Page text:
Just up the road from Terra Valentine we found the sign and entrance to Guilliams, our next winery visit. If you’re not paying attention, you could blow right past it. Perched up on a hill, the house that John Guilliams built by hand over 30 years ago overlooks the winery’s modest 7 acres of vines at approximately 2000 ft. above sea level.
Discovering this beautiful spot, as well as the desire to find a place of great natural beauty and diversity was what led Shawn and John Guilliams to set down roots here on Spring Mountain in 1978. Prior to this, the young couple had “migrated” from the Bay Area, where John had recently graduated from UC Berkeley with a degree in Engineering and Conservation of Natural Resources. With the magnanimous help and advice of several of their Spring Mountain neighbors (think Fred Aves of Terra Valentine), the Guilliams planted 7 acres in 1979 to 80% Cabernet Sauvignon, 10% Merlot and 10% Cabernet Franc. Seven different soil types were identified, which John studiously considered when deciding where and what to plant. The winery was bonded in 1983, and the first official Spring Mountain Estate wine release was off and running in 1985.
Since that time not too much has changed at Guilliams, wine wise that is. The entire 7 acres of vines is generally harvested over a period of 3-4 weeks, in order to ensure the ideal ripeness of a particular group of vines. Fermentation takes place in small lots (often less than one ton) with punch downs done by hand. Elevage takes place for 20-24 months in French (mostly) Nevers barrique.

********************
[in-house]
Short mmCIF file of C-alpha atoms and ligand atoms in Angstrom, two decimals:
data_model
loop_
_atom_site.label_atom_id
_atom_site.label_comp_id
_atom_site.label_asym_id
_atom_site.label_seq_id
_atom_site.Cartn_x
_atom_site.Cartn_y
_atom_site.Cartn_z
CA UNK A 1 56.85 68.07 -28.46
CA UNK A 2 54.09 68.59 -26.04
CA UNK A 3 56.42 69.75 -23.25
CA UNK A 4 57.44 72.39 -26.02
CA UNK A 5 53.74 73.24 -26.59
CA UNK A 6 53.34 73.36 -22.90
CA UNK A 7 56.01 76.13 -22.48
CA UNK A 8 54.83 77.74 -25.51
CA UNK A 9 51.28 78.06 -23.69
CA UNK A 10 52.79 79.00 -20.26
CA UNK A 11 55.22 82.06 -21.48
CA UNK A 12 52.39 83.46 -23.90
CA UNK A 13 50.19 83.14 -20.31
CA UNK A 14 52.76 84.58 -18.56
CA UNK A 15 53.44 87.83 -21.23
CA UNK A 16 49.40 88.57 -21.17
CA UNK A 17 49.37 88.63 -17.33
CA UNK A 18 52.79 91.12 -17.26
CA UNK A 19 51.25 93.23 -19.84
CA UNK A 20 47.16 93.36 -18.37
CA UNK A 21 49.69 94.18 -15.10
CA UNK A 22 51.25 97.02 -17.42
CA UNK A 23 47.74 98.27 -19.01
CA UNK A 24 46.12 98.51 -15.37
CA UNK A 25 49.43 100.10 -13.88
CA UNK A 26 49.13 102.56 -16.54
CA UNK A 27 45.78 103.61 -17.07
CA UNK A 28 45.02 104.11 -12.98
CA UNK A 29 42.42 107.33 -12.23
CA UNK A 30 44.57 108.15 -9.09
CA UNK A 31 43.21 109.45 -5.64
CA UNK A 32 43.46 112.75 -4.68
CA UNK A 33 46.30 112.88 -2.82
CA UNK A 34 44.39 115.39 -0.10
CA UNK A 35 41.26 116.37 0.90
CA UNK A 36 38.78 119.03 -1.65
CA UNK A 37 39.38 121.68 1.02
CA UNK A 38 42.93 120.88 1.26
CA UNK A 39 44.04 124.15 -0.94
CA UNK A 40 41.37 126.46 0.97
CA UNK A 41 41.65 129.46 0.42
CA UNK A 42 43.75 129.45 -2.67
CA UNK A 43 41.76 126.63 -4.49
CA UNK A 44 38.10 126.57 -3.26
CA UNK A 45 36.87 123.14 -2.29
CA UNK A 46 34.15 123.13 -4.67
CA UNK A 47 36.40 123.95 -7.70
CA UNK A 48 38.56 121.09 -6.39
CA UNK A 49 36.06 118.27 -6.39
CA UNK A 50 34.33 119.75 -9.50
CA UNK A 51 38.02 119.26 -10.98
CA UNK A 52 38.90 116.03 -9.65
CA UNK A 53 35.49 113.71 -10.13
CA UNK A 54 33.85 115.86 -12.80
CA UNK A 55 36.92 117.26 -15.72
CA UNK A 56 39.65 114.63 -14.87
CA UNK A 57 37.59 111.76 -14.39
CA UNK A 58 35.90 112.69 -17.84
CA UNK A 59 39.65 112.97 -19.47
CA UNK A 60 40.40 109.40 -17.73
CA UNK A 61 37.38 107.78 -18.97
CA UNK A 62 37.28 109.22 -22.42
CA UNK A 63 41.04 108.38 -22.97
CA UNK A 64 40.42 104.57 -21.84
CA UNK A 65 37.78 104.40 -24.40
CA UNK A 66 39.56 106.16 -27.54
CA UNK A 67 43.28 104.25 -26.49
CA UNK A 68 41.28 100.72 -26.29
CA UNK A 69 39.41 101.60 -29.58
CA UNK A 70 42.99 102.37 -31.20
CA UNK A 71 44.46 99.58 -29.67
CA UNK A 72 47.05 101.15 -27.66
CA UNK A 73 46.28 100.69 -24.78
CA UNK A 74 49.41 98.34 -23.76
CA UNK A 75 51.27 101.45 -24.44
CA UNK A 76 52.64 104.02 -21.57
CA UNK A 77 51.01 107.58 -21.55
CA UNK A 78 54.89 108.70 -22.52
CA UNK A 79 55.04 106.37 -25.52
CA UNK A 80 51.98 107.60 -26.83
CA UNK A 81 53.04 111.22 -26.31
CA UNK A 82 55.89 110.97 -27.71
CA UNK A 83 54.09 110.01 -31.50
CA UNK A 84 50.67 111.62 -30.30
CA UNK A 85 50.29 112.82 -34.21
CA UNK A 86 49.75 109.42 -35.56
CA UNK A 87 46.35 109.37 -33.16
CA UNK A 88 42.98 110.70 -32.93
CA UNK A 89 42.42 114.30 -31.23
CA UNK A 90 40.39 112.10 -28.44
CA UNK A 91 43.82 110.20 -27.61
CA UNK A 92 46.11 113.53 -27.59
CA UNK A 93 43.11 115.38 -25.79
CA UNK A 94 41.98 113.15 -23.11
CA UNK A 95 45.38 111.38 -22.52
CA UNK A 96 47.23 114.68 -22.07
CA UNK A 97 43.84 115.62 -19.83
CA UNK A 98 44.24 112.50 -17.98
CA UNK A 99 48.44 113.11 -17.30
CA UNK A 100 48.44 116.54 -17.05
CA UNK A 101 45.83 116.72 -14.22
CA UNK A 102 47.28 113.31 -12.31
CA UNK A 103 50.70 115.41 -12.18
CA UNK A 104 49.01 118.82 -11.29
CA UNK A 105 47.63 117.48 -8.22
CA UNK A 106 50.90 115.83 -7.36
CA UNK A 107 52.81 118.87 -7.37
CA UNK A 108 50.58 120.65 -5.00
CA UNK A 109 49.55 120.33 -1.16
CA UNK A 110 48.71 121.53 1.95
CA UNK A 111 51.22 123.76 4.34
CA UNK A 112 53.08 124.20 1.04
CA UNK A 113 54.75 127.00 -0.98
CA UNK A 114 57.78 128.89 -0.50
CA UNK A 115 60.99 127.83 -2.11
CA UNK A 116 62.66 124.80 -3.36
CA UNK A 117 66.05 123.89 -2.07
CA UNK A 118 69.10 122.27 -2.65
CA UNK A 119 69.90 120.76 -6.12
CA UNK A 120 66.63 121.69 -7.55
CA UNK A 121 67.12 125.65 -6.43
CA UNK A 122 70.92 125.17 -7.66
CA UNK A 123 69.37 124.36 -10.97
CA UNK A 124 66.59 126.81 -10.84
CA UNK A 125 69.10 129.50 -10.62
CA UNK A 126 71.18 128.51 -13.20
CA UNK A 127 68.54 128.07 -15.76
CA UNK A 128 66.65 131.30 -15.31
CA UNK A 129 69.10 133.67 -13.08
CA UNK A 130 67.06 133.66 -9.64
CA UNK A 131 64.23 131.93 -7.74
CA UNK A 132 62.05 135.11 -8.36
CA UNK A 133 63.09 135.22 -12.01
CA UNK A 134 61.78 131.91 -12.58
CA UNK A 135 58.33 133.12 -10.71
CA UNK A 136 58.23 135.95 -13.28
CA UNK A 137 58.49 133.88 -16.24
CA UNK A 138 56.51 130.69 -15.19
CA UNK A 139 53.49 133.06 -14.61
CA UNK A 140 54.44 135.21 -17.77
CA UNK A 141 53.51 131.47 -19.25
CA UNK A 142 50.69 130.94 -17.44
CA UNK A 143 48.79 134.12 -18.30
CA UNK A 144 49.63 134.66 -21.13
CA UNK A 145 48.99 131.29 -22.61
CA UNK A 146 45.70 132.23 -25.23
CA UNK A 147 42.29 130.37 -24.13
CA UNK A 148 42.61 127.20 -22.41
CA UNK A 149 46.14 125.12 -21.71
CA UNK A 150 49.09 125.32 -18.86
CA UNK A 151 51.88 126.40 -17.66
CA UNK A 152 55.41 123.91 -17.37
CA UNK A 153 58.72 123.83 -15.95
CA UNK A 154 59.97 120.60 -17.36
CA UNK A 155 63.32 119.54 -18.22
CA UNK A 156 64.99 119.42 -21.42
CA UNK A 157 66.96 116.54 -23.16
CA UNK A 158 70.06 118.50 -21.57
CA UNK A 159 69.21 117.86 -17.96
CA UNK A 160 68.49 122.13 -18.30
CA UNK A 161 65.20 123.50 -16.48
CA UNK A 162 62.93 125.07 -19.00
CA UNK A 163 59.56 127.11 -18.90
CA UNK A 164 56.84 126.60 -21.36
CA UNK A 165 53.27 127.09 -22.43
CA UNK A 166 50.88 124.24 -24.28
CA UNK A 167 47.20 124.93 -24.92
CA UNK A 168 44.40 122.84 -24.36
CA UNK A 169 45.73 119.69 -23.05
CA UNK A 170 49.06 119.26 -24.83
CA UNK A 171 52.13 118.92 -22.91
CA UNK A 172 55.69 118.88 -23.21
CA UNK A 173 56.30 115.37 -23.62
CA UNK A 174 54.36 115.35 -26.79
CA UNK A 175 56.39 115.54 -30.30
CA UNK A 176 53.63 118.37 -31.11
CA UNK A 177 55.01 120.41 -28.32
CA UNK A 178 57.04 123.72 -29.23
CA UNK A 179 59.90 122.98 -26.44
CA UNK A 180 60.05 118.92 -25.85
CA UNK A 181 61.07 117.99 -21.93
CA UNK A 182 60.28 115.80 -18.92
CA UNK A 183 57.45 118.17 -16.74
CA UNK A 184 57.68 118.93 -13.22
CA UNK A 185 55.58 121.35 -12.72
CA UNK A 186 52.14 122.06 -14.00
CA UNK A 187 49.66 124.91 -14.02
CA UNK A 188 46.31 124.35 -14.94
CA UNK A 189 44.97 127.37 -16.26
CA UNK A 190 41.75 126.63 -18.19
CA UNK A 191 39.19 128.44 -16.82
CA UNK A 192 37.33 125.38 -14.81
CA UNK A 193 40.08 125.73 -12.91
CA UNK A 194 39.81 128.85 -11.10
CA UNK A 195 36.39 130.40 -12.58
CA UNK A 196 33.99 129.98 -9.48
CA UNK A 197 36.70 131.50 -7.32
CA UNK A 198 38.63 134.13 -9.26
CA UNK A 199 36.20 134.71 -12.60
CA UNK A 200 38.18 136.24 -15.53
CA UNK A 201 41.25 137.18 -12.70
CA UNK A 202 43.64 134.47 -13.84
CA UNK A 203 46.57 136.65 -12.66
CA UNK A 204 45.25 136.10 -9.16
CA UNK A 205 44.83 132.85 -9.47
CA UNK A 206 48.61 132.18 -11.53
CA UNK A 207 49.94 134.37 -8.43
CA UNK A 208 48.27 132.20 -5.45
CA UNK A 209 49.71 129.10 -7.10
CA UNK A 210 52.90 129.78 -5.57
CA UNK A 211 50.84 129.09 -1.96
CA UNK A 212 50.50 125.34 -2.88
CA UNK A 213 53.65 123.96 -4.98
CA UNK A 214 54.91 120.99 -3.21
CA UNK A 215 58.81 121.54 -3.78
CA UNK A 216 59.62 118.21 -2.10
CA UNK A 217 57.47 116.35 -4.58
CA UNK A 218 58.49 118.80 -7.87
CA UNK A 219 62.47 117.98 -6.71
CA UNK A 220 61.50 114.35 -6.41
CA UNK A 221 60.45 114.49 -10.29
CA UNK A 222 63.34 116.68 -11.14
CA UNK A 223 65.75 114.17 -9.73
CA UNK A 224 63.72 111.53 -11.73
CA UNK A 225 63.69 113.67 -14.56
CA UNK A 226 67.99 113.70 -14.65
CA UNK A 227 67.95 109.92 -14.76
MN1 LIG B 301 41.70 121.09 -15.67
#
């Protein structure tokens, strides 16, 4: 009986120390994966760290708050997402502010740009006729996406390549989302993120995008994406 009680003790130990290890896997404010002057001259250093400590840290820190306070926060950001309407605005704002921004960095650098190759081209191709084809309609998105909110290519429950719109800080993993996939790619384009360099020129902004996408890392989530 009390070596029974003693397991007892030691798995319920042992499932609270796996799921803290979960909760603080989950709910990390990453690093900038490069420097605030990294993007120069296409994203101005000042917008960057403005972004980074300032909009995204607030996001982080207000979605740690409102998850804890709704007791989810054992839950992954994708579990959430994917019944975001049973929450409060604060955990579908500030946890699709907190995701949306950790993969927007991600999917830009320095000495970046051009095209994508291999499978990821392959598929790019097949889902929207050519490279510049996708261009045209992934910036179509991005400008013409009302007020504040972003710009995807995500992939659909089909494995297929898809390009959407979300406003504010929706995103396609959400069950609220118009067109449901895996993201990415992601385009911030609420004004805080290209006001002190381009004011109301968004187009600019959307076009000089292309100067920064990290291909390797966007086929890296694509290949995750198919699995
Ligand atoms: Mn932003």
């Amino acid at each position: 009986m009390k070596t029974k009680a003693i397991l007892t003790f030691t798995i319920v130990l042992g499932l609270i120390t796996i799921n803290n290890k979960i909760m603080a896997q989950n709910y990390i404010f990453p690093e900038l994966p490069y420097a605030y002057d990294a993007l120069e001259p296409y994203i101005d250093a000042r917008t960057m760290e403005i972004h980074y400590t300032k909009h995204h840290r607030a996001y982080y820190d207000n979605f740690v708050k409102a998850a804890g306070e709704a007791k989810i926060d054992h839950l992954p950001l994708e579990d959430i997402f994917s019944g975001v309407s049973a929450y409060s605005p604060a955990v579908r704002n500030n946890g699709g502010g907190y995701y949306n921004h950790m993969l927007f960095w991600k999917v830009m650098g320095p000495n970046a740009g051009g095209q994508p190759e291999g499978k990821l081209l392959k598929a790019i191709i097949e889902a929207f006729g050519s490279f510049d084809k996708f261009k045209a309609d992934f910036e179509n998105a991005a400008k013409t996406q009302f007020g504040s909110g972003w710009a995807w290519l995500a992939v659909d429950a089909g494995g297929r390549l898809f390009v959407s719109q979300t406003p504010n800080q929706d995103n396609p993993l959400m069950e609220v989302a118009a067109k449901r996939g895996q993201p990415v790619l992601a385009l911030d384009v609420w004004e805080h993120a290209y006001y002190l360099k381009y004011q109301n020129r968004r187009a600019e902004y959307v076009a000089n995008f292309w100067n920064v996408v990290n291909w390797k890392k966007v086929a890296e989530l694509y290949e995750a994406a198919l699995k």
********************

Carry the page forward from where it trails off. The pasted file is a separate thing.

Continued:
At this winery, French oak is much preferred to American oak. John adds, “With ripe, sweet fruit, I much prefer to delicately season the wine with subtle notes of vanilla and buttescotch rather than dill and coconut.” Regarding fining and filtering of the wines, there are no hard or fast rules. Each wine and vintage has its distinct qualities, in which John’s cumulative years of experience will dictate how the wine is treated.
The annual case production hovers at an artisanal 1000-1200 cases, most of which is dedicated to the Spring Mountain Cabernet Sauvignon blend. A considerably smaller production of reserve Cabernet Sauvignon as well as estate Merlot and Cabernet Franc are also produced.
60% of Gulliams total sales are done at the cellar door, which goes to show how “connected” to the vineyard Guilliams customers are. Boutique without being “cult”, old school and understated, visiting Guiliams felt like I was a heartbeat away from one of my favorite (and all time great) producers in France, Domaine de Trevallon. If you are of the mindset that that elegance and artisanal do not exist in the Napa Valley, I highly suggest that you get to know the “house” the Guilliams built. In my opinion it does not get more authentic than this.
In my next post you’ll find out more about what we got to taste at Guilliams. Please stay tuned!